The inside story of Purple Rain: Book review

Although an undeniably dated film, Purple Rain retains the best thing it depicts: Prince's status as one of the planet's finest live acts


Let’s go crazy: Prince and the making of Purple Rain

Alan Light

In an age of oversharing, Prince remains opaque: a squiggle wrapped in a mystery inside an enigma. Last month, he erased his Facebook and Twitter feeds after controversies over a Toronto gig that never happened, and an online Q&A session that ended after only one “A.” On the 30th anniversary of Prince’s greatest success, rock journalist Light peers behind the curtain at a man who, once, during a rare interview, asked him to drink “to Oz.”

Not that the Purple One himself contributed here; even in 1984, he gave no interviews to promote Purple Rain, instead leaving guitar-and-keyboard duo Wendy Melvoin and Lisa Coleman as the film’s spokespeople. Light interviews them, and other band members and crew; all admire the talent, work ethic, and determination of the kid from Minnesota who, with no acting experience, strong-armed his label into funding and promoting a starring vehicle, and took it and its soundtrack to No. 1 in the U.S.

Purple Rain’s plot supposedly revealed his own experience as a strong-willed bandleader struggling with his musician father’s demons, but it also helped to sculpt his persona: It depicted his character’s mother as white, thus positioning Prince for ultimate biracial R&B-rock crossover appeal. And, where the filmic Prince loses his petulance and learns to open up, real Prince, according to Wendy and Lisa, was split between “the guy that you could bum around with” and “f–king George Jefferson.”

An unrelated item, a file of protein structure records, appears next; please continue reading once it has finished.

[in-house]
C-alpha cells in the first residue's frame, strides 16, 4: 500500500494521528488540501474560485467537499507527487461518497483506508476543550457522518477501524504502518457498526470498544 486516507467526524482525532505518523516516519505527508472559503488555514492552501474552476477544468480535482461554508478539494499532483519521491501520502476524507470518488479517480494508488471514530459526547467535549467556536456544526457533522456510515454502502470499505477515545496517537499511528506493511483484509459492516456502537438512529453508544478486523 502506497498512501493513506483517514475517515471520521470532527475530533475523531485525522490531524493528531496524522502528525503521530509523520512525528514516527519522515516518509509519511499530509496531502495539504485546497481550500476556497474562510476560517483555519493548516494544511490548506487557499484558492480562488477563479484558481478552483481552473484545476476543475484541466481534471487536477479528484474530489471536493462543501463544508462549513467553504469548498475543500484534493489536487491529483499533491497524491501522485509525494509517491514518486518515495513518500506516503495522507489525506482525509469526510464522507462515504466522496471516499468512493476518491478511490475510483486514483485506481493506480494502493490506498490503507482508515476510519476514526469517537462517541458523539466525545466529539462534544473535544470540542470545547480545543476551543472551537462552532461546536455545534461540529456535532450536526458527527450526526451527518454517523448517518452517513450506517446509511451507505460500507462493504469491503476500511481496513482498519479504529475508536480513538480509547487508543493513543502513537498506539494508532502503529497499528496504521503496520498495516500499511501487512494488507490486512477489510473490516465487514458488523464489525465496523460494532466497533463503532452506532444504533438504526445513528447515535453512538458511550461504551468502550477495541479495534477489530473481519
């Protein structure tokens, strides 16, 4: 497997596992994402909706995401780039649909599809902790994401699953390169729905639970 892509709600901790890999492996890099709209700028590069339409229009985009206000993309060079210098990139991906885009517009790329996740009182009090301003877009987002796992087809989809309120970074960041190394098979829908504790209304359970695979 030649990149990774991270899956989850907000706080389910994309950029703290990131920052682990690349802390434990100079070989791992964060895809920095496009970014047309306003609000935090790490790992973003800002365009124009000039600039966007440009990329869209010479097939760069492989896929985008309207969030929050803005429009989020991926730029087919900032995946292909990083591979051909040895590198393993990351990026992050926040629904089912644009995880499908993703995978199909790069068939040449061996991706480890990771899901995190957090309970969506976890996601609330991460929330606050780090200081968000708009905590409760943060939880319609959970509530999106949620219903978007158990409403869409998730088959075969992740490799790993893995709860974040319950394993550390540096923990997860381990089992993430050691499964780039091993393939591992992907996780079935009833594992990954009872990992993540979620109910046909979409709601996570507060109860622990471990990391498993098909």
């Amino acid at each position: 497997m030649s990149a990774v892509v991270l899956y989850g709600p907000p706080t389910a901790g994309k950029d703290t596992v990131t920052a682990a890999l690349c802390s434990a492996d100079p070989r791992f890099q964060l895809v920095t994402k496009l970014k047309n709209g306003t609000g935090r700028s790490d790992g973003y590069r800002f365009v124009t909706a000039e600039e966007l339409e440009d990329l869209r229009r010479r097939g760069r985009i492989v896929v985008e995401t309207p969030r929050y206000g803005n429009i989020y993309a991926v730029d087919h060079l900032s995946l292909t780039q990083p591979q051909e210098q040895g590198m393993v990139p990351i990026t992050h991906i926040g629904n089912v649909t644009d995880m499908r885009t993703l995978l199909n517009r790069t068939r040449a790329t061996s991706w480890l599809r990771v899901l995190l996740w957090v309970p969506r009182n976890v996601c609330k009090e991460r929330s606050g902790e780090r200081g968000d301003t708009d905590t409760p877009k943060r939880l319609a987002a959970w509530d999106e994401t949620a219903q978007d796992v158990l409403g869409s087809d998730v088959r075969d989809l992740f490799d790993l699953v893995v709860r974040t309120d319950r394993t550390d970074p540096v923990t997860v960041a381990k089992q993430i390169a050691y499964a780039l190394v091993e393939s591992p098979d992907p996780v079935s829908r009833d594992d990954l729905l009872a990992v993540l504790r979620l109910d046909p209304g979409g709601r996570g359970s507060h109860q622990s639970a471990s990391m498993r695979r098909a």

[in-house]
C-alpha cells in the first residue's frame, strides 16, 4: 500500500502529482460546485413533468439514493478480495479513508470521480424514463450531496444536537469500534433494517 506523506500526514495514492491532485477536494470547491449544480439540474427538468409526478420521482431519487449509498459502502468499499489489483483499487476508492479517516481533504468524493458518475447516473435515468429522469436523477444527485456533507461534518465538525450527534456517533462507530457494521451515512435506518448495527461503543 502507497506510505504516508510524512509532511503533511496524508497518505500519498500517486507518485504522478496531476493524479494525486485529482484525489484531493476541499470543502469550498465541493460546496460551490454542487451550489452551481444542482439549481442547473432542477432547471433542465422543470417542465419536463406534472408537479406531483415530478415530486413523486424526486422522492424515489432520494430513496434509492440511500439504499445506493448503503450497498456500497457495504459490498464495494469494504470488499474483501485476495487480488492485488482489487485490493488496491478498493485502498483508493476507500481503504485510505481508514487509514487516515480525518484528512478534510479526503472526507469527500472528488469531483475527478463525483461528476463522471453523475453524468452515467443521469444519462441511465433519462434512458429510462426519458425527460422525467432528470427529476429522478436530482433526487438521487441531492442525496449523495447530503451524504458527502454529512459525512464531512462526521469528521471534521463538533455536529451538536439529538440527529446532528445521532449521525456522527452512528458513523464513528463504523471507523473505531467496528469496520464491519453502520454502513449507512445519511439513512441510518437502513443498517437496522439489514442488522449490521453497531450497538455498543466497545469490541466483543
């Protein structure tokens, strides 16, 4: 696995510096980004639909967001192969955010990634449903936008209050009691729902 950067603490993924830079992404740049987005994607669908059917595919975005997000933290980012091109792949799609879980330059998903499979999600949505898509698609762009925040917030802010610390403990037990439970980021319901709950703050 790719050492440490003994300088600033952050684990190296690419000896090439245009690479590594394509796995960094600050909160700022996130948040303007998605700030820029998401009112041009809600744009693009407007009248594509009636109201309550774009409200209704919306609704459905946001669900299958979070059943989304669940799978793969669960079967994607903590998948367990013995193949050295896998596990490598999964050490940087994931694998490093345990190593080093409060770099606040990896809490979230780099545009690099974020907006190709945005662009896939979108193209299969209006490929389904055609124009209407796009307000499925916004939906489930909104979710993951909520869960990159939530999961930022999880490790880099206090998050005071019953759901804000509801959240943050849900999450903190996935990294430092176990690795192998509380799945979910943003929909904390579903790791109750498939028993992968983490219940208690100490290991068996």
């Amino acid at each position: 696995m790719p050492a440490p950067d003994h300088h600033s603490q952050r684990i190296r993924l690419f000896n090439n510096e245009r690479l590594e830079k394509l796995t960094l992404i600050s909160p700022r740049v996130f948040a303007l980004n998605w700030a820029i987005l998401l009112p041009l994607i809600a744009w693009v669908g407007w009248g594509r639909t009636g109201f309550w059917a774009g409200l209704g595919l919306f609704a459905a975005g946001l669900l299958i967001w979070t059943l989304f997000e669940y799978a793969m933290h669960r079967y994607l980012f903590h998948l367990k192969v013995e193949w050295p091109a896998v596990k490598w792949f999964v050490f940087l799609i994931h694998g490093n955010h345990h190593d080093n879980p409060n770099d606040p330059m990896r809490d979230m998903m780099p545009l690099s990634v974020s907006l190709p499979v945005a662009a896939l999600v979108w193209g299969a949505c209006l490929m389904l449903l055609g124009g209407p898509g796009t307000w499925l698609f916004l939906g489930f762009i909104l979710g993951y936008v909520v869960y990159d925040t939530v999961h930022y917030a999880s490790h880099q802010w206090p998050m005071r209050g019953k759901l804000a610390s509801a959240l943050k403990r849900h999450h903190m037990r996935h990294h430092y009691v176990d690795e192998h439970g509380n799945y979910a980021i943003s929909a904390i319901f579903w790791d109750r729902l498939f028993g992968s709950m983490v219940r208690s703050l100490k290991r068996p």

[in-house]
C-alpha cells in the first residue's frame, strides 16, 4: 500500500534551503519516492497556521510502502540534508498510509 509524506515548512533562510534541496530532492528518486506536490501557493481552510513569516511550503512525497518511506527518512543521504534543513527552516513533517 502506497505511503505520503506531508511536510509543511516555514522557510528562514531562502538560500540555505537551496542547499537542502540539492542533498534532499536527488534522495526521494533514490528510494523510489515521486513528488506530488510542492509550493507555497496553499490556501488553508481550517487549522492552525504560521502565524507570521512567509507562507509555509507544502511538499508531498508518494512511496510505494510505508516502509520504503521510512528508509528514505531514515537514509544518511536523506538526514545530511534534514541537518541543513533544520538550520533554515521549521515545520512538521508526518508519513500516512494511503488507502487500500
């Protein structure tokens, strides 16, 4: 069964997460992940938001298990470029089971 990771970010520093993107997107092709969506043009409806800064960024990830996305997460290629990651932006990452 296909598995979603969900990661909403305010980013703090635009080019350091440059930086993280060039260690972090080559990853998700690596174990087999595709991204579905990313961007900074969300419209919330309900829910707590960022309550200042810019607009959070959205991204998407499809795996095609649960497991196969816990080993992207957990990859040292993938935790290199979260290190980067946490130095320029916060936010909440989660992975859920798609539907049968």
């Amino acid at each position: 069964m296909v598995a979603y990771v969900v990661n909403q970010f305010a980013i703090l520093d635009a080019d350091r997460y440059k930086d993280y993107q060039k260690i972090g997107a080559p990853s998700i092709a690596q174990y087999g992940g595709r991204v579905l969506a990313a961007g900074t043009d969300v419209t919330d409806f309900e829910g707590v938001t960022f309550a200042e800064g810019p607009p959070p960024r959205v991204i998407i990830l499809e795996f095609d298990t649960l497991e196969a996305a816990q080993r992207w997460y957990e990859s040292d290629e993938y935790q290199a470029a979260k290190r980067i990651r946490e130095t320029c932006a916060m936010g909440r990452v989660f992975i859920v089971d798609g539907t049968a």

Light, who balances fanboy cheerleading with analytical nous, depicts how Prince harnessed his contradictions—sexual libertine and apocalyptic Christian, eager student and megalomaniac auteur, poodle-haired fop and dude’s-dude guitar god—to attract a huge audience. Immediately thereafter, he sabotaged his own superstardom, spurning the We Are the World recording session in order to party (though he contributed an original song to the accompanying album), cutting off the Purple Rain tour before Europe and Asia, and releasing the bafflingly psychedelic Around the World in a Day as a follow-up.

In the process, as Light notes, Prince lost the powerful team around him and the desire to self-edit that made Purple Rain his best album. But he also moved on from an undeniably dated film, while retaining the best thing it depicts: his status as one of the planet’s finest live acts—when he shows up to play.